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What is an Instant Pot

Stovetop pressure cookers have been a popular way to speed up cooking for decades. Over the past few years, electric pressure cookers have become a popular alternative. Instant Pot is the most popular brand, even though most other major kitchen appliance brands have made their own versions. Electric pressure cookers are a quick and convenient way to speed the cooking process compared to a normal stovetop version, and they can be used for a variety of other cooking activities, such as sautéing, slow cooking and yogurt-making.

Pressure cookers not only save time but also money and stress. The insulated pot uses less energy than the stovetop pressure cooker and less time than other traditional cooking methods. It also is safer, making the steam explosions sometimes produced by traditional stovetop cookers nearly nonexistent. It also keeps food warm for a longer period of time, eliminating the need to reheat.

Differences of Traditional vs. Electric

The hiss – traditional pressure cookers put out a low hissing sound as the steam is released; however, electric pressure cookers do not release as much steam, thus they have less evaporation.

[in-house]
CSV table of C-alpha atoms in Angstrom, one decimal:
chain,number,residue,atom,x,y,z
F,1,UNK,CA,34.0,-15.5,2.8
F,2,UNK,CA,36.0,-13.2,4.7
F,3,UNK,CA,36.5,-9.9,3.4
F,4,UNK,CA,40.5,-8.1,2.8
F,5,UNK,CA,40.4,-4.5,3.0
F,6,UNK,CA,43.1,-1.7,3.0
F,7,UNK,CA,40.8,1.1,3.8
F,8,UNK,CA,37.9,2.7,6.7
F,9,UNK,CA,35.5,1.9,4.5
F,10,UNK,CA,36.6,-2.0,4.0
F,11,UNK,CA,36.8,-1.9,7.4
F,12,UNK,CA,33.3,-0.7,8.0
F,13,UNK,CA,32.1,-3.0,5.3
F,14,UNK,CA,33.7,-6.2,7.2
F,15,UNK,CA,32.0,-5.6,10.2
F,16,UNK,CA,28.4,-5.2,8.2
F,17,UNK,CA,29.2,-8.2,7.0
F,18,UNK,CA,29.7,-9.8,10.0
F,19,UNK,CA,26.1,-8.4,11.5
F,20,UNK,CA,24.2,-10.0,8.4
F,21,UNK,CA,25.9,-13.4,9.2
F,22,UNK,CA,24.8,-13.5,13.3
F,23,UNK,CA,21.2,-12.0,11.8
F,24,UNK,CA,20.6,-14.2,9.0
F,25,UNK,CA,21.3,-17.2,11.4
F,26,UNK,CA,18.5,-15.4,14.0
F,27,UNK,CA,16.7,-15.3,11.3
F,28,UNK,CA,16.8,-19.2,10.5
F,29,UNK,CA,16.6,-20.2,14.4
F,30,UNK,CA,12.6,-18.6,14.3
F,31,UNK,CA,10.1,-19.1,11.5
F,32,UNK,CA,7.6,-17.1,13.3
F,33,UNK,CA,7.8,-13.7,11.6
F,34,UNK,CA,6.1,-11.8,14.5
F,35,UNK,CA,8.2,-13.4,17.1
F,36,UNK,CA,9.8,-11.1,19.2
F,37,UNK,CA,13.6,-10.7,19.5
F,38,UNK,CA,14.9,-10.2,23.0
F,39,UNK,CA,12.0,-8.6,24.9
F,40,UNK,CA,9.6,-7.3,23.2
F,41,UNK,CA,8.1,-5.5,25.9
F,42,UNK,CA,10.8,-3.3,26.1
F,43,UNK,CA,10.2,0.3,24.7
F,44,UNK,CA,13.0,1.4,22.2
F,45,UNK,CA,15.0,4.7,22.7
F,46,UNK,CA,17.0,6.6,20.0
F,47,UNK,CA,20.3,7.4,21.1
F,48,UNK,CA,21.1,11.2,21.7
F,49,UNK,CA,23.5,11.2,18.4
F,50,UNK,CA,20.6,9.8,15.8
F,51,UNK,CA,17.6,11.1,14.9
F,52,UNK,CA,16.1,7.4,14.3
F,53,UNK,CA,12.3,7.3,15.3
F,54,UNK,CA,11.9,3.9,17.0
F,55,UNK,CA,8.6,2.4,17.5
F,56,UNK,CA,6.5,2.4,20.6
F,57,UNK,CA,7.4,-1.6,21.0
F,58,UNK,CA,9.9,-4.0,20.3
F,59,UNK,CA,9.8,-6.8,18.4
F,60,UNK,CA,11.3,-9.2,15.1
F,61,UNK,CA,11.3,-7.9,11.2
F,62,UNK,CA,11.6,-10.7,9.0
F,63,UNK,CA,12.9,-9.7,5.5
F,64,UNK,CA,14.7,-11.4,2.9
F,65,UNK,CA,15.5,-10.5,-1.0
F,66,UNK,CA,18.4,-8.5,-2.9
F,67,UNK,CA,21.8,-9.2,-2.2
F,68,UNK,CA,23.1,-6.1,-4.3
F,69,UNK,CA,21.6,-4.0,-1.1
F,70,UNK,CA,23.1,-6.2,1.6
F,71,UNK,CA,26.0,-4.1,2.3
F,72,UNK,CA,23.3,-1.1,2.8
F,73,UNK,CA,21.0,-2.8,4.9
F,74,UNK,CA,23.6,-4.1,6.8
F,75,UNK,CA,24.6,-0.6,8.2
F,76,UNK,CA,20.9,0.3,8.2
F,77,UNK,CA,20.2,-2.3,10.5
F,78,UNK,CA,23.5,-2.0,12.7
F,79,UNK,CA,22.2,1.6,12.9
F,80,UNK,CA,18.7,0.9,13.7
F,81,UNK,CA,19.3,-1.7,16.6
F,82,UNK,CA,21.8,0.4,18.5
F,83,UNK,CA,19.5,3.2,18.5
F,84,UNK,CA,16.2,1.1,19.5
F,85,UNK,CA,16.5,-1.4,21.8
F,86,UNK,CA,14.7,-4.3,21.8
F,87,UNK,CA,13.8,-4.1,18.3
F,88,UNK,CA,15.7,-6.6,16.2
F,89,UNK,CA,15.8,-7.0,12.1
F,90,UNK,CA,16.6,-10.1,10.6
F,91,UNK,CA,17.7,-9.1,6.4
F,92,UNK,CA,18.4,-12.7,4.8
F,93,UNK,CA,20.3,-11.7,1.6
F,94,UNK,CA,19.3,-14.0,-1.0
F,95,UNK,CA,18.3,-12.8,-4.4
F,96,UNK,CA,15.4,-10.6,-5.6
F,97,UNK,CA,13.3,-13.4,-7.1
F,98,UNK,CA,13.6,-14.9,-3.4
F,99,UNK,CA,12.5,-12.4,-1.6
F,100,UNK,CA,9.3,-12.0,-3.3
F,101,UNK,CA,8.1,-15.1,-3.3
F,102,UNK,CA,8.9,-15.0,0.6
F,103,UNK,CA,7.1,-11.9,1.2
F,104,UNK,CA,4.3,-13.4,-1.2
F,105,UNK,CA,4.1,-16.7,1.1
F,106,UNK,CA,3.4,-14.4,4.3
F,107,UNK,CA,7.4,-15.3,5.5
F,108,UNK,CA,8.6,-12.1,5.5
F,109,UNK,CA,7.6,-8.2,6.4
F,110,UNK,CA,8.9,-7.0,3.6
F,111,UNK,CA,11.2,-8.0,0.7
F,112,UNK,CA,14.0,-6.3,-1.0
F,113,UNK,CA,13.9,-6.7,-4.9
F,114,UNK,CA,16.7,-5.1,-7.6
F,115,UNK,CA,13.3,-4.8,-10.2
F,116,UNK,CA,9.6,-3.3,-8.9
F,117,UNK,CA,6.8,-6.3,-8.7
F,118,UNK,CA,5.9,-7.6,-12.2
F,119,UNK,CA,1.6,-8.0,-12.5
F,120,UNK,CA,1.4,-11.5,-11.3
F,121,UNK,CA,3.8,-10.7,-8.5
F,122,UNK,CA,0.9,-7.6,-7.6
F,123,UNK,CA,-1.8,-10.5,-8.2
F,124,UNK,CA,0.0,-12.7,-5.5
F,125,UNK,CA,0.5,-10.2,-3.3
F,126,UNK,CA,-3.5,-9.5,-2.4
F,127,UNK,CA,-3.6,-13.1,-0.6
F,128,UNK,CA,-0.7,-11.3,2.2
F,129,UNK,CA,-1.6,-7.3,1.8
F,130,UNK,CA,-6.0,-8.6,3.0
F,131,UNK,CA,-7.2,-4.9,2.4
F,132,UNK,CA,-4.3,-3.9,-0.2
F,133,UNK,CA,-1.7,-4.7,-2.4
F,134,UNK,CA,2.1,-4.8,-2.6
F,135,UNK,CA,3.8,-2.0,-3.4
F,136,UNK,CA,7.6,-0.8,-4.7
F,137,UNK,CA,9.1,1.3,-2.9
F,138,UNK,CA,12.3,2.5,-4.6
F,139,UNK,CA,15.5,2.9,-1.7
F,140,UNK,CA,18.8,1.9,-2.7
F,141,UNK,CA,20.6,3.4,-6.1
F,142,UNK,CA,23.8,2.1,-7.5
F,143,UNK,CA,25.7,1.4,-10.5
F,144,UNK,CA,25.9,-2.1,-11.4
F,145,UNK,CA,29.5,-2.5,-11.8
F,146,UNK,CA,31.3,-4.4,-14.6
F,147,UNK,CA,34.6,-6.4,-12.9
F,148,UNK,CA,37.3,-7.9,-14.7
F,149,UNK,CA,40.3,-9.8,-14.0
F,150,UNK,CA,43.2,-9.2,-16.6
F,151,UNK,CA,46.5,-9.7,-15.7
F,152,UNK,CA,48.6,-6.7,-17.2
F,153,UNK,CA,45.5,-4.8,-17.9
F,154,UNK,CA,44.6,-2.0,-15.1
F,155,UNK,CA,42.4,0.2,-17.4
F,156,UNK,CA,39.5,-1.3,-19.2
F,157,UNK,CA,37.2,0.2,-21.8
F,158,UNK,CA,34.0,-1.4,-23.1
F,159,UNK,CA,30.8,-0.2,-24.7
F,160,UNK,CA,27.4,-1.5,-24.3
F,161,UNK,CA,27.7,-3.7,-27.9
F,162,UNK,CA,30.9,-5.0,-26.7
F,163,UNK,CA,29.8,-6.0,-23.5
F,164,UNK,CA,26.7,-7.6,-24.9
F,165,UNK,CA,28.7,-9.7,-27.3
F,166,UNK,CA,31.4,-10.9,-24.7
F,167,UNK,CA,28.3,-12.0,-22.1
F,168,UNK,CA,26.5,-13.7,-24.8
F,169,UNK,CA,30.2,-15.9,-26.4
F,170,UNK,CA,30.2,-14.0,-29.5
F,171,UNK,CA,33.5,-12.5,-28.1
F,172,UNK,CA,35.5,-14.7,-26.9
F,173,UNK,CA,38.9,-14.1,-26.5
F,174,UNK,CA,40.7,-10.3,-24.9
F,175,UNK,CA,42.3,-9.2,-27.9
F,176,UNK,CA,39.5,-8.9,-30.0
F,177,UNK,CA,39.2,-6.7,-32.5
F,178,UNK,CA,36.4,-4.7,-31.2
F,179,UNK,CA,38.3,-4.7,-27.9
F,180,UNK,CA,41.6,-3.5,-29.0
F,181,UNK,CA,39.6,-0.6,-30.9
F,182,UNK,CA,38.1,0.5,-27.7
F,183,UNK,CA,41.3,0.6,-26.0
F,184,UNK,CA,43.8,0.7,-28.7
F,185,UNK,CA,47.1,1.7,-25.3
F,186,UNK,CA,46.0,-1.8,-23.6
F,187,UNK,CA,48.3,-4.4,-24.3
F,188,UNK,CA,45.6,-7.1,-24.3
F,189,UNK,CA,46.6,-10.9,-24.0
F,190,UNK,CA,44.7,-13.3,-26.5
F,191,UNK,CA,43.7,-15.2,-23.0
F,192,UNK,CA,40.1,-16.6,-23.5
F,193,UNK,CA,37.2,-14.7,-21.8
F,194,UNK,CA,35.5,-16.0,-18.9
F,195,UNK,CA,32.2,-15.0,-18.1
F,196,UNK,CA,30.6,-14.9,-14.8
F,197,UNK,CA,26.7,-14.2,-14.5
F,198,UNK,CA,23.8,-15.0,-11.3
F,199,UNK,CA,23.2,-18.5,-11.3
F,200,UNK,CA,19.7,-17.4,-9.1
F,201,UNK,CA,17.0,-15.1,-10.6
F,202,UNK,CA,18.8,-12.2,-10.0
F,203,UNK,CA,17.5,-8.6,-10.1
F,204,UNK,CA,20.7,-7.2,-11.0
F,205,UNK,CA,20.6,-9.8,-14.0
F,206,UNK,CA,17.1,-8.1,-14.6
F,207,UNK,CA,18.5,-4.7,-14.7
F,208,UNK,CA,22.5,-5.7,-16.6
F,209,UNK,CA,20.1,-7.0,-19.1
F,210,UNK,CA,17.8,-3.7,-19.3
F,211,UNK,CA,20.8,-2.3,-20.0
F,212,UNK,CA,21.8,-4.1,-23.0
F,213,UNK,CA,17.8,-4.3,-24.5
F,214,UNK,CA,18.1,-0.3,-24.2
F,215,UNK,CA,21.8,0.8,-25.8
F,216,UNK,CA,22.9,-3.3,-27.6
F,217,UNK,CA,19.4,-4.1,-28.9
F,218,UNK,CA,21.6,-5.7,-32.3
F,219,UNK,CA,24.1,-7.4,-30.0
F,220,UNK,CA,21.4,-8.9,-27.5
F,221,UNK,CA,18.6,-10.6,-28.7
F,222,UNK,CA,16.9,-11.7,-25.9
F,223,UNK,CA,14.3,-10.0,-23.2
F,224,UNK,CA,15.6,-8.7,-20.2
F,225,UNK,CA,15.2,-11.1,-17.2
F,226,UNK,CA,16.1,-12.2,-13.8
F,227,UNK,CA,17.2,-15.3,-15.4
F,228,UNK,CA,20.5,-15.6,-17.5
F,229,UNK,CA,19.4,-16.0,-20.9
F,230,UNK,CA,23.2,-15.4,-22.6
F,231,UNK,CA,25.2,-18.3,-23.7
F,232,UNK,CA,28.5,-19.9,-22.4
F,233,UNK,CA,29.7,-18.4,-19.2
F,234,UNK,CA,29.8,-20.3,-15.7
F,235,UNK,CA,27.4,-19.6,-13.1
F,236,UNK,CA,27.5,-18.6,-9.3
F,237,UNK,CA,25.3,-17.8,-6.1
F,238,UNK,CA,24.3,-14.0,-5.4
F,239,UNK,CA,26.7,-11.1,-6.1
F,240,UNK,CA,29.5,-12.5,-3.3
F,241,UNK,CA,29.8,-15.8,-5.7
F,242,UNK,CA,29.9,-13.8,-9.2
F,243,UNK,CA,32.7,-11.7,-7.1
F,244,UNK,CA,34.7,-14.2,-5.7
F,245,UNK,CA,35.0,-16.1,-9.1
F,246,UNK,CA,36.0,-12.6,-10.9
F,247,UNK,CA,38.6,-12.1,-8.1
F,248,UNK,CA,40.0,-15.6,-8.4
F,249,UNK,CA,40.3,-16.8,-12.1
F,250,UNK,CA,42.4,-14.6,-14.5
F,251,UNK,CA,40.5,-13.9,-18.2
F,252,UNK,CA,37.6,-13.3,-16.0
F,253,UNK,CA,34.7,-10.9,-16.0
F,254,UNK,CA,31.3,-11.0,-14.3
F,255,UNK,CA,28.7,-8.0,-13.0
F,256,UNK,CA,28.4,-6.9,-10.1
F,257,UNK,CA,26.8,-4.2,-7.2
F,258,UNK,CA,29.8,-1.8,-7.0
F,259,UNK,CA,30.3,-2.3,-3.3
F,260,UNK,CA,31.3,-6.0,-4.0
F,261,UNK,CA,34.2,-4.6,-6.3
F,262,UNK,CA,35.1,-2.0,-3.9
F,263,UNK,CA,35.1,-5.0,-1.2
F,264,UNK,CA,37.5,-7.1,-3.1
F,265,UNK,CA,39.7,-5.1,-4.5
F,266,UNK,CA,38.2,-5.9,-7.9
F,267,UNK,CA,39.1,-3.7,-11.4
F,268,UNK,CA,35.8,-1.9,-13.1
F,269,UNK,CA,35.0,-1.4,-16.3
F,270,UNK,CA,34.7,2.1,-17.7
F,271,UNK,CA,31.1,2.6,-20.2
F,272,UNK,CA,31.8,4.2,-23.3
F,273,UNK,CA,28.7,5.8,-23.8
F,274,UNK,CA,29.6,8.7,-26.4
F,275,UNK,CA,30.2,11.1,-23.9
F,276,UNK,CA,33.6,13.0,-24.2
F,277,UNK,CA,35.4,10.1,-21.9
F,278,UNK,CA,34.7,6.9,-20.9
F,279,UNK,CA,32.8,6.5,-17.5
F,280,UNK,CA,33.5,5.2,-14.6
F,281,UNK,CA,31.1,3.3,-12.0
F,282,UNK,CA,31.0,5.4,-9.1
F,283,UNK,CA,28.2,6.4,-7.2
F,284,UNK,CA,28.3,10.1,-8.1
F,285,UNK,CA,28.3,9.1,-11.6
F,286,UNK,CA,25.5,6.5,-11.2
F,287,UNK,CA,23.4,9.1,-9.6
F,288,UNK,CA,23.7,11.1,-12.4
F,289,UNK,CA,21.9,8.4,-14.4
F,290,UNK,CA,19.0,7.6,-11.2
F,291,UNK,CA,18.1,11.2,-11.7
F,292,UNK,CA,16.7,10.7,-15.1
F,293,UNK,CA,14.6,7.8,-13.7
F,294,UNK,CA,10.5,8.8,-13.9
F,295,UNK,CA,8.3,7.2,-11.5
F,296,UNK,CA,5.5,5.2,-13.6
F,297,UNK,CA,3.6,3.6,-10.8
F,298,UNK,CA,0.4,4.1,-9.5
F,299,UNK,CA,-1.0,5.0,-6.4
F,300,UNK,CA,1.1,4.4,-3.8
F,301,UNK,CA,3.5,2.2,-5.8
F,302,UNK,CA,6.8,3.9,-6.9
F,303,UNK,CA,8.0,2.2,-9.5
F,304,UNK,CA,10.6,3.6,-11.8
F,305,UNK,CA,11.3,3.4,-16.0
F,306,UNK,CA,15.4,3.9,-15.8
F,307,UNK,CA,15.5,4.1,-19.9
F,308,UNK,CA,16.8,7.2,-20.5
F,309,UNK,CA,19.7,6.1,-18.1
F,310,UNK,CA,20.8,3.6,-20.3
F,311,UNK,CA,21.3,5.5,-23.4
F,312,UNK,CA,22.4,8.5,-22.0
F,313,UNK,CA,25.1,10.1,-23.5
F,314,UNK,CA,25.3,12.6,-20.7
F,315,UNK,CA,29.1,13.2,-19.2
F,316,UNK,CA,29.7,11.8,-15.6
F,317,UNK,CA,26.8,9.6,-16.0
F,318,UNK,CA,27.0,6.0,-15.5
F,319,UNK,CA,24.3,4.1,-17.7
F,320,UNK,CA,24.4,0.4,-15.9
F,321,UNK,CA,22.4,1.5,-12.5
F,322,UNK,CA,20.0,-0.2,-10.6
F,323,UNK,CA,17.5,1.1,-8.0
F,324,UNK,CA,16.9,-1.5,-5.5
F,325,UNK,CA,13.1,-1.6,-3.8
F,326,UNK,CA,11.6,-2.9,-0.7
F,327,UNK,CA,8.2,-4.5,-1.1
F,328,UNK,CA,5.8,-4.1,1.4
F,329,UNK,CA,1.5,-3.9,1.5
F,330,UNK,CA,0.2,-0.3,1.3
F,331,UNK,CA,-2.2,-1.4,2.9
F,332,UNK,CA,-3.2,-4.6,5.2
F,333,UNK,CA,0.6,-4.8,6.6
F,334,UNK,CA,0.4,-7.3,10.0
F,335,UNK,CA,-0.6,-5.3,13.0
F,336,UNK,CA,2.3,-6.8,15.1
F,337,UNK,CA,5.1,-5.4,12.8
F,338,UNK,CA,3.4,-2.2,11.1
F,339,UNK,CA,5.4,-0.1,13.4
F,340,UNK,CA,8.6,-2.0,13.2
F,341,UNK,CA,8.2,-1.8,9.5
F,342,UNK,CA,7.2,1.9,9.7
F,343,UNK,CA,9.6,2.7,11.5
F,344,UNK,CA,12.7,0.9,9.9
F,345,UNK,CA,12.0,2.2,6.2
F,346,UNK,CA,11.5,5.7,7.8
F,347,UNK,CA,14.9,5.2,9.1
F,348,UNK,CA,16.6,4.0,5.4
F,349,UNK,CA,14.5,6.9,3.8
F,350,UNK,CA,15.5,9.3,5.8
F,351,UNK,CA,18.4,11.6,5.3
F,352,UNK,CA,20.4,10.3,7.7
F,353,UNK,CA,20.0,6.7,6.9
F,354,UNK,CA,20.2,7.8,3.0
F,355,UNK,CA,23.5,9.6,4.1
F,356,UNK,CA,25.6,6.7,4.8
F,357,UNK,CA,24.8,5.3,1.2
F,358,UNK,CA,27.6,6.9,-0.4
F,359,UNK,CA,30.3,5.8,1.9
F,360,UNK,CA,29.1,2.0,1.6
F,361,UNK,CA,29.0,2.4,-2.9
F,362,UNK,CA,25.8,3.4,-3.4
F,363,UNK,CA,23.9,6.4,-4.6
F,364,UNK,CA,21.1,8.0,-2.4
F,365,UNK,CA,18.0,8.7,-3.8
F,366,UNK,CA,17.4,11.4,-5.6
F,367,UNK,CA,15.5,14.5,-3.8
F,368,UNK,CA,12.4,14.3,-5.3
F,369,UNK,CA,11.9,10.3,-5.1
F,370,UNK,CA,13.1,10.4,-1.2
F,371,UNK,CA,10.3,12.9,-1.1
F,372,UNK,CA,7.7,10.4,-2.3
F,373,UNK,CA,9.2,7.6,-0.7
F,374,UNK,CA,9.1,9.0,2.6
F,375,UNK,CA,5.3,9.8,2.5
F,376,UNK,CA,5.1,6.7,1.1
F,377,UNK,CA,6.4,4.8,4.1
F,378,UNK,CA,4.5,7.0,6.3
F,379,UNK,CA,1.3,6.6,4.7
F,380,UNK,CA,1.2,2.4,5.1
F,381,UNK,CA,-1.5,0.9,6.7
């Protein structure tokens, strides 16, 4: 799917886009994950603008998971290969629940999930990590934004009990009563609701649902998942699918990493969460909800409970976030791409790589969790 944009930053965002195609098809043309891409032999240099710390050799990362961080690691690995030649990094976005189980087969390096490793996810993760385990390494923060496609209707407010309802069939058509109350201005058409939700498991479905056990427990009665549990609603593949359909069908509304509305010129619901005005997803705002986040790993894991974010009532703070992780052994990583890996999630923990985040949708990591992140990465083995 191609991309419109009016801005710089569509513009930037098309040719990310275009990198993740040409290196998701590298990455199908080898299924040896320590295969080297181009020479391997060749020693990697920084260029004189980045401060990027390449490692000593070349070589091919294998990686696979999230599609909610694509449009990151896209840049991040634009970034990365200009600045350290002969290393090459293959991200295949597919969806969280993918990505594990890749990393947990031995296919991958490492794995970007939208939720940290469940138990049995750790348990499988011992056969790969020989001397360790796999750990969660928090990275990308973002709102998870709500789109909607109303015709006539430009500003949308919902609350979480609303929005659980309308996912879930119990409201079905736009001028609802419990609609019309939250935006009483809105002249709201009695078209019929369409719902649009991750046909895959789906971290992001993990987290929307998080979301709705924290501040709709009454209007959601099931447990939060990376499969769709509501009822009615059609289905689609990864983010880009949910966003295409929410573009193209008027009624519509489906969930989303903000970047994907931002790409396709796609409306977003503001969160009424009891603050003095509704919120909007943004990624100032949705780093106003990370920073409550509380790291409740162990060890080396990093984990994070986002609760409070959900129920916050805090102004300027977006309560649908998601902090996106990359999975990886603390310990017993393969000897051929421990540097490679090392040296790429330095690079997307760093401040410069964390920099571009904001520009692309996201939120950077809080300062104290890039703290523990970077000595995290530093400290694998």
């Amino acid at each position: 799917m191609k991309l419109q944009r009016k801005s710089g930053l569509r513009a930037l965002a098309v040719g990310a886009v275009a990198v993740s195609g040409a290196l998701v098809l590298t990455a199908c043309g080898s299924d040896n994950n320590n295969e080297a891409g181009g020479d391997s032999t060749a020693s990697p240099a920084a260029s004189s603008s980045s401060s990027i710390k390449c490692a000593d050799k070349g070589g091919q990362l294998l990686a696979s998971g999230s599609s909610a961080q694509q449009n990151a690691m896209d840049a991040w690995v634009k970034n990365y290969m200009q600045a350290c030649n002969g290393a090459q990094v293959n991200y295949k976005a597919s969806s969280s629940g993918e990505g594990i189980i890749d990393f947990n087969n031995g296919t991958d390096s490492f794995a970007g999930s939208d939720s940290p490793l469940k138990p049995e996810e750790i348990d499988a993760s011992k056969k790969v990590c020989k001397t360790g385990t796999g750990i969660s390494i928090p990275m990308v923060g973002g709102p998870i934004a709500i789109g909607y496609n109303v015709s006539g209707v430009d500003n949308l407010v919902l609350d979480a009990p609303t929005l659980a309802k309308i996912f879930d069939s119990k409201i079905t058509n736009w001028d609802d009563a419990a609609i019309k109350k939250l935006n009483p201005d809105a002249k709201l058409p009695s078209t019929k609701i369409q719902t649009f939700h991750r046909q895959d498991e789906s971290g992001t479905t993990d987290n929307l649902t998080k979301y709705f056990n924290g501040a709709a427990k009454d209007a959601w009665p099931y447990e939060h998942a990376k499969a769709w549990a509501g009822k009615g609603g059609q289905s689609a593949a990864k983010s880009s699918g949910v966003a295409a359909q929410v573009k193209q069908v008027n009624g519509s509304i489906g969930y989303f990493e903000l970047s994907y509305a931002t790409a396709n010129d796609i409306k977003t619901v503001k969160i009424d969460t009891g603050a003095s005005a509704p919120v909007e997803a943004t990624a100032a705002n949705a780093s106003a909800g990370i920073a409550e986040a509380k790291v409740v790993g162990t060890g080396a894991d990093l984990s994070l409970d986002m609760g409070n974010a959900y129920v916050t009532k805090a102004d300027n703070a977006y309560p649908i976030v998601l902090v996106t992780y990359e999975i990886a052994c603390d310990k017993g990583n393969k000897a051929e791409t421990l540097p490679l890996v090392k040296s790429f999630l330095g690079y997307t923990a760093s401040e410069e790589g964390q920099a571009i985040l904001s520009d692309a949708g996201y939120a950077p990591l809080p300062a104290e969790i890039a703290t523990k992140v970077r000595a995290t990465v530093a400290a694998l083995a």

Traditional stovetop models cook a little more quickly than electric pressure cooker models. Add about 25% more cooking time when using an electric pressure cooker as opposed to a stovetop model. Because the electric model is more insulated, it keeps the food warmer for a longer period of time than the stovetop model.

Purchasing an Electric Pressure Cooker

When purchasing an electric pressure cooker for the first time, it may be hard to decide which make and model to choose. For example, choosing a 6-quart pot versus an 8-quart pot will depend on the portion size you plan to make. If you will be making smaller portions, you want the smaller 6-quart pot; however, if you will be making larger portions or roasts, you want to go with the 8-quart pot. Some electric pressure cookers are more high- tech, including some Instant Pots that connect to your phone; however, these models are often more expense.

You may find a generic brand on sale, which typically will work just as well as a name brand. Read through resources, such as consumer reports or customer reviews, to make an informed purchase.

Instant pot on a counter.

Glossary of Terms for Instant Pots

  • Burn: There may be insufficient water or broth in the inner pot, or the food may be too close or stuck to the bottom of the inner pot with all the liquid on top.